Friday, 19 January 2018

So your child has ME/CFS

You may feel that a diagnosis should be the start of the story with the doctor, but sometimes, when it's a chronic illness, they believe it's the end. This can leave you feeling abandoned and that your child has been failed by "the system" and you'd be right.
Myalgic Encephalitis has been called many things over time. ME, CFS, hysteria, laziness, multiple psychological disorders, yuppie flu. As society we don't recognise those who suffer for years, we see those who have big operations as brave, who fight cancer as warriors, but to endure 24/7 suffering with no hope is sight is seen as an annoyance and one to be dismissed as fictional. No one wants to believe that something that you can't see, cant measure, won't show up on an x-ray or blood test, can rob your child of years if their life and have no real treatment or cure.
I'm sorry if that sounds bleak, but you may be here for answers and I want to give them to you. ME can feel bleak, because society and the medical community at large will not help. There is a massive lack of investment in research into the causes and mechanisms of ME. That isn't accidental, it's part if a wider dismissal of the disease by scientific communities.
The World Health Organisation (WHO), National Institute for Clinical Excellence (NICE), Department of Health and NHS all recognise ME as a physical illness. In reality, it is seen by many practising physicians as a psychiatric condition, a common theme you will find is that people believe you can simply "pull yourself together" and be well.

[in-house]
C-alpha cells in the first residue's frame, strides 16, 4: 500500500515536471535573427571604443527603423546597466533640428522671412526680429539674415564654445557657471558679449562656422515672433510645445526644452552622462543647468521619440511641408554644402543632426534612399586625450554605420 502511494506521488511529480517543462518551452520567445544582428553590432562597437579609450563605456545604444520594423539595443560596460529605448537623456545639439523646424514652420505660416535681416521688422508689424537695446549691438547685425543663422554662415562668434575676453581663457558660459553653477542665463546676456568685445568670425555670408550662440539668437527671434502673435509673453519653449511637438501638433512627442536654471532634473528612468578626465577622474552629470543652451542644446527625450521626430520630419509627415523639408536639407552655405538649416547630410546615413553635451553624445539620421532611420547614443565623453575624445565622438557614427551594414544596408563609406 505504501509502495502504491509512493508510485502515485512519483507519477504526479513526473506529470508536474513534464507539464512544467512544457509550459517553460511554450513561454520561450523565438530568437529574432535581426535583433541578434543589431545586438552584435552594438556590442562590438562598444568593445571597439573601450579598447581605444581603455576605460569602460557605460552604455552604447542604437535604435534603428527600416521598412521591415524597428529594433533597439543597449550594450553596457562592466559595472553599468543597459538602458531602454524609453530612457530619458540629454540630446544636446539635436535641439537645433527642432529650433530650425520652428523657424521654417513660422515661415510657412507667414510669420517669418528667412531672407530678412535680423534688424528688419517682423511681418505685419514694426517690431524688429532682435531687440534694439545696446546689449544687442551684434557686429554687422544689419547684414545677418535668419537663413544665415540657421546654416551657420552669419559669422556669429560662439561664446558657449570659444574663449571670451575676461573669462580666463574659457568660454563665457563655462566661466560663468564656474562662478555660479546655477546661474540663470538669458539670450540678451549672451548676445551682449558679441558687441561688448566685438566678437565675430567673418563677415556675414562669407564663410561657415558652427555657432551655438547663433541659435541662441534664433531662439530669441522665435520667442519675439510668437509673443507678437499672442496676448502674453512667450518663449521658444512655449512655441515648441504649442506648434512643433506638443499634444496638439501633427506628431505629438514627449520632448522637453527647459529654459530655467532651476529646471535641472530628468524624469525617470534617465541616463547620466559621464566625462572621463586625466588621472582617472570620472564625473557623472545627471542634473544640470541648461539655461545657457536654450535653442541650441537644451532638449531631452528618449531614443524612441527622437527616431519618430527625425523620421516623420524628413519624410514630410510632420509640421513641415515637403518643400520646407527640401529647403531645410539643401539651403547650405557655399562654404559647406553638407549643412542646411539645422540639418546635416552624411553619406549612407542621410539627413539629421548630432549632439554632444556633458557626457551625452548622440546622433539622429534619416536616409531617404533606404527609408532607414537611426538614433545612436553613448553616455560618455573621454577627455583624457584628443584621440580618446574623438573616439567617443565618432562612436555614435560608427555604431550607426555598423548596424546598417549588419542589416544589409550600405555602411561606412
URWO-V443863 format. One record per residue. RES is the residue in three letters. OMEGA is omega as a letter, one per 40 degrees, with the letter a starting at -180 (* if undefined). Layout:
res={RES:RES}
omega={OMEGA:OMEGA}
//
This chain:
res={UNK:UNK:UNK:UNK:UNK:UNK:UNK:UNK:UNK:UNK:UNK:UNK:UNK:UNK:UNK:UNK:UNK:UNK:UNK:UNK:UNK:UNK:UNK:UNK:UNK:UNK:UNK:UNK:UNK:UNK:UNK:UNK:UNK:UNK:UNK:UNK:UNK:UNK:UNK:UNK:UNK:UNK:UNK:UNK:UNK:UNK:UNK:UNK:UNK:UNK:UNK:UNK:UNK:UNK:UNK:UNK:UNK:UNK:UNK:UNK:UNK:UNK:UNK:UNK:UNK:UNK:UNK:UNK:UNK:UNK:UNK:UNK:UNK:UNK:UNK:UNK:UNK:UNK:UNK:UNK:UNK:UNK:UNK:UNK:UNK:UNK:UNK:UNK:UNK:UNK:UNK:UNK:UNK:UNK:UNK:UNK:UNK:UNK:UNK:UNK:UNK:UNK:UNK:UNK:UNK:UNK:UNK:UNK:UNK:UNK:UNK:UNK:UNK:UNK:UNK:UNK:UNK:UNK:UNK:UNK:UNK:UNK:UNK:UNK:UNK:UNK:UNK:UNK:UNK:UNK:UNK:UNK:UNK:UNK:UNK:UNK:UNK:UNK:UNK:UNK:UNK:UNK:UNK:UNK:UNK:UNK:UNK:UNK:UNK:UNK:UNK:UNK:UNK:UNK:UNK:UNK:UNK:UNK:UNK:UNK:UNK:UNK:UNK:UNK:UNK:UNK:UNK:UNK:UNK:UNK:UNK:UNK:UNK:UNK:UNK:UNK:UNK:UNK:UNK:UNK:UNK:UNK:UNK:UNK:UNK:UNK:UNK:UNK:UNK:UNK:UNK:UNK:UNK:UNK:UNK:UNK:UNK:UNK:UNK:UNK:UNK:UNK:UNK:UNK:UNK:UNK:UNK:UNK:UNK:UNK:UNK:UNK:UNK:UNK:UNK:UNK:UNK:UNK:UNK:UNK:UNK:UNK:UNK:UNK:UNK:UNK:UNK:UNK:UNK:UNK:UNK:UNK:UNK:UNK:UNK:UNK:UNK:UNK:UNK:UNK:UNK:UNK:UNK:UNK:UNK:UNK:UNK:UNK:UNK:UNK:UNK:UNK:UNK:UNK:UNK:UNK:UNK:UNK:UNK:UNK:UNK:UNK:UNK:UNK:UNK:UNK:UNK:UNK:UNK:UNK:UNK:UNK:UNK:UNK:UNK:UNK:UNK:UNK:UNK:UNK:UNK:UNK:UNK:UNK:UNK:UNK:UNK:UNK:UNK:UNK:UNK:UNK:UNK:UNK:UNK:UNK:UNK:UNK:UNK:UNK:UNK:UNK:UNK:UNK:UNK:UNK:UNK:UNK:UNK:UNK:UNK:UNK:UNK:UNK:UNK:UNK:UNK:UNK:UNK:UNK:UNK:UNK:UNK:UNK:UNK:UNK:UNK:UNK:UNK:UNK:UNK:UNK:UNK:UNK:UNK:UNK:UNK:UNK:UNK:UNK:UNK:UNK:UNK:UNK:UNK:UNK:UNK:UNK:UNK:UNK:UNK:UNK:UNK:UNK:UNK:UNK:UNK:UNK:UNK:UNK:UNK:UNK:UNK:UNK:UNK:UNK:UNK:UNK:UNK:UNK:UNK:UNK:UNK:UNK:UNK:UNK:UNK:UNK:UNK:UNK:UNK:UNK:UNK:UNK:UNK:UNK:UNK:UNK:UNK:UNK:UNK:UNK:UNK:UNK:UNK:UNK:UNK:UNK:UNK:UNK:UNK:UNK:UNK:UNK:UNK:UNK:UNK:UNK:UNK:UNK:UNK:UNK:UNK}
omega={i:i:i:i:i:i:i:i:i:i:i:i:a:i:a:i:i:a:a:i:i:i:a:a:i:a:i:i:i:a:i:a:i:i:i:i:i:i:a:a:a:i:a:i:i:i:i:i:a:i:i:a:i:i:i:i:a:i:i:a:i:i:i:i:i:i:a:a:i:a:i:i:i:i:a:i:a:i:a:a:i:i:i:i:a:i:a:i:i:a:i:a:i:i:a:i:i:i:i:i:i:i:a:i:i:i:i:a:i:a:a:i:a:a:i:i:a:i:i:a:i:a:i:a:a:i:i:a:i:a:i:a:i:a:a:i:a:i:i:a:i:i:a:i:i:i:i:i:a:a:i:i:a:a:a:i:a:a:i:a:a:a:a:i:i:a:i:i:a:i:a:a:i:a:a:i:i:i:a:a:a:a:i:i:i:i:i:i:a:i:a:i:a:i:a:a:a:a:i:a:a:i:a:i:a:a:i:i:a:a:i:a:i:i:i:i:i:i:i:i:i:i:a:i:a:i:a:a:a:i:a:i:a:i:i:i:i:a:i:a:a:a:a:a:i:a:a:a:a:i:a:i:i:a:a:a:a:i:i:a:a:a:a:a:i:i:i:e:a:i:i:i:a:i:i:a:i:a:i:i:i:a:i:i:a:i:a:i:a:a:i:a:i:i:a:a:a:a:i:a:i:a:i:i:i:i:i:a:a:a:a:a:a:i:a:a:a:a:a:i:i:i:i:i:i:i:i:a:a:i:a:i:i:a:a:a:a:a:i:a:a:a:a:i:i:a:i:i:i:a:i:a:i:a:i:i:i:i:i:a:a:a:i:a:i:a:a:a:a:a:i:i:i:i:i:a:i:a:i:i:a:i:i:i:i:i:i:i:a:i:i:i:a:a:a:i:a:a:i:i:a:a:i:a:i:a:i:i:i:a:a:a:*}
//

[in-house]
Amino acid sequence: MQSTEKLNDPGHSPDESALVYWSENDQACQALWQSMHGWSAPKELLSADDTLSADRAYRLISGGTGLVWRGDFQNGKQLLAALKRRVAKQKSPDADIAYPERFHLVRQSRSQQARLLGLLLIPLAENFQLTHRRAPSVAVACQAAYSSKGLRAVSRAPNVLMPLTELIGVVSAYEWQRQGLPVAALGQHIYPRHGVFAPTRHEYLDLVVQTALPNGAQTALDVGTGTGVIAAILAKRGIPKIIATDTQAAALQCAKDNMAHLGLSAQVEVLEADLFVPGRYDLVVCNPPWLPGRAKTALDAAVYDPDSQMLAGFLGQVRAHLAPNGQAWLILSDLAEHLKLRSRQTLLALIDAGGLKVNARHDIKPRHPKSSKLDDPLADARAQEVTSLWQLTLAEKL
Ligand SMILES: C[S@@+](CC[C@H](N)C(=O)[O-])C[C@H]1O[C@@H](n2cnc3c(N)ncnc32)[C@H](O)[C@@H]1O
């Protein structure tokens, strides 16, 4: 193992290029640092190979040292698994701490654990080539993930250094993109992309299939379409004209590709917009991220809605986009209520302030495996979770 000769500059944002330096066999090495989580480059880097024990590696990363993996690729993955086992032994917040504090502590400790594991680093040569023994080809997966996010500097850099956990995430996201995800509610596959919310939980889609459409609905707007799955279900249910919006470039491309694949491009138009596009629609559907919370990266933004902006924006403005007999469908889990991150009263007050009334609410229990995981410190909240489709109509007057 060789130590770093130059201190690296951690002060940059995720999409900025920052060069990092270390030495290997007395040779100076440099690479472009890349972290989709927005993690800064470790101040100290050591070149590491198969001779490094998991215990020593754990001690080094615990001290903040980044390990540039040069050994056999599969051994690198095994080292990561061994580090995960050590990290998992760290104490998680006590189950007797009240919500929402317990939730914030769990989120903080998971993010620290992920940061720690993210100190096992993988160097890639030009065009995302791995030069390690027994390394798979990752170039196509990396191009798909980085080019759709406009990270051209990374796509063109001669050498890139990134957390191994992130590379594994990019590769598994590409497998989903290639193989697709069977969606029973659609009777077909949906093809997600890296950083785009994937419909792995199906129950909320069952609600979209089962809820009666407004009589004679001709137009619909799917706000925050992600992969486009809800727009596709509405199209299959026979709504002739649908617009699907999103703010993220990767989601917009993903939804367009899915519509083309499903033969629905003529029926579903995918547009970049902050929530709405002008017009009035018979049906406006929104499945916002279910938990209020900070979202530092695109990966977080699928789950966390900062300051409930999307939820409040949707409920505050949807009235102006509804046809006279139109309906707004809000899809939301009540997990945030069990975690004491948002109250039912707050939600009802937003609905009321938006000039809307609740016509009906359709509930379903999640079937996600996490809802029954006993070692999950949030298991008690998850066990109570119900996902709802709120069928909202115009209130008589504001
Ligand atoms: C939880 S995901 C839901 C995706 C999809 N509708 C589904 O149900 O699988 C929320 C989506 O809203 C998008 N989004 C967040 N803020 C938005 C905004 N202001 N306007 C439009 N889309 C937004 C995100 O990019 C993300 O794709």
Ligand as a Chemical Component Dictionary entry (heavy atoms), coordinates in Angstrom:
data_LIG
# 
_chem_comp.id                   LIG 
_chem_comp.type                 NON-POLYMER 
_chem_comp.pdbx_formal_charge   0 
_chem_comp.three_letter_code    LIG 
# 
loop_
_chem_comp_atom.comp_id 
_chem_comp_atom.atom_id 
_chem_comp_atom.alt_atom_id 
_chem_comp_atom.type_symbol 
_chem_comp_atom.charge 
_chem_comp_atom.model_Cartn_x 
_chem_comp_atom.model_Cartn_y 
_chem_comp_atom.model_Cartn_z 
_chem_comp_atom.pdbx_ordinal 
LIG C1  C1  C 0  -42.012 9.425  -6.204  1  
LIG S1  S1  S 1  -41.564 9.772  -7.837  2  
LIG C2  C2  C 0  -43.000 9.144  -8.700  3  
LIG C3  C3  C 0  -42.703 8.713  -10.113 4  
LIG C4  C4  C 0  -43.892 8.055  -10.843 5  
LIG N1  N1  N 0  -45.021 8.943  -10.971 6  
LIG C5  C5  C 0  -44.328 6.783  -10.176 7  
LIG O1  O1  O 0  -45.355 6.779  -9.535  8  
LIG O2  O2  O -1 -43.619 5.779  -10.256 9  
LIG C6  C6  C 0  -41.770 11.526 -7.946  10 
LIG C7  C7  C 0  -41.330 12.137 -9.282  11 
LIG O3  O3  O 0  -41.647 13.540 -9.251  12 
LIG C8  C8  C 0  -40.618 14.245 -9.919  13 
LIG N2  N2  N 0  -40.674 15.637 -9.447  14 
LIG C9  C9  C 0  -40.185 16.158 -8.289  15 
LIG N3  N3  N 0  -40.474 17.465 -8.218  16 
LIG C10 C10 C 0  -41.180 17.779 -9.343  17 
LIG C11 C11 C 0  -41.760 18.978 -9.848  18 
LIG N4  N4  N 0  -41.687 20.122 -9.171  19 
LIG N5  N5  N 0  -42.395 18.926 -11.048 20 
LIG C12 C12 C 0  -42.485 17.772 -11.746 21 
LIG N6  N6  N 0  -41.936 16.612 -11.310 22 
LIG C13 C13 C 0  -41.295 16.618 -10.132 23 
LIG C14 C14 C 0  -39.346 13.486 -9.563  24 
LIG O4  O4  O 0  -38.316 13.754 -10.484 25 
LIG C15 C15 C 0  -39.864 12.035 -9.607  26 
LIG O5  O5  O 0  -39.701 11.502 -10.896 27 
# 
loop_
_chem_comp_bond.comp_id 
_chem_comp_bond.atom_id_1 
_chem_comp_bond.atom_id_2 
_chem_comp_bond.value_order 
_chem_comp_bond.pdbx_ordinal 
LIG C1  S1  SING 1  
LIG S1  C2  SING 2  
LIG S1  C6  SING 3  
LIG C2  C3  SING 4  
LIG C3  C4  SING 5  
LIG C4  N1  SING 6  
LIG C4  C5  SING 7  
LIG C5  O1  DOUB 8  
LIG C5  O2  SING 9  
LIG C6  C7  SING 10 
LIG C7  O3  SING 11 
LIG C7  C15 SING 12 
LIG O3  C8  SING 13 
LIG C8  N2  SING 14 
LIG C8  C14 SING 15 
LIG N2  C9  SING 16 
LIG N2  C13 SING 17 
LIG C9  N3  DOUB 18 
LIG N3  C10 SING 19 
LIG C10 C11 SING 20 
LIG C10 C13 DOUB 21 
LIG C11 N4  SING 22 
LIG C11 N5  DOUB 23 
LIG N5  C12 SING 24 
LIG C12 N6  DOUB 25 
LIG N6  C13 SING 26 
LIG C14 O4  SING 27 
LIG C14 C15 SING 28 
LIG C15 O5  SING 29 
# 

The one main symptom of ME that is recognised by most is Post Exertional Malaise (PEM). That means that when you exert yourself in any way (getting out of bed, brushing your teeth, walking) the malaise or fatigue felt afterwards is several times that of someone who doesn't have ME. This is best explained by the spoon theory. Spoon theory claims that most people have a supply of spoons to get through the day. A well person's supply is not infinite, but is very high and rarely runs out unless they undertake boot camp or a marathon or other extreme task. Someone with ME may only have a few spoons between 3 and 10. Getting out of bed takes a spoon, getting a shower would take 3 spoons, making a meal is takes a spoon, getting dressed takes a spoon. That's why you won't often meet alot of people with ME. You can easily see how having so few spoons and needing so many to just simply get ready and fed, getting out of the house becomes impossible. Some people with ME may have 20 spoons. They may have a part time job or go to school. Compared to a healthy person who may have 100s of spoons, they are severly limited in attempting a "normal life". What happens when you run out of spoons? You may ask. Nothing. Nothing can happen if you run out if spoons. Where ever you are you will be unable to sit upright, totally unable to walk, many are unable to talk. This is called a crash and many people with ME are familiar with this.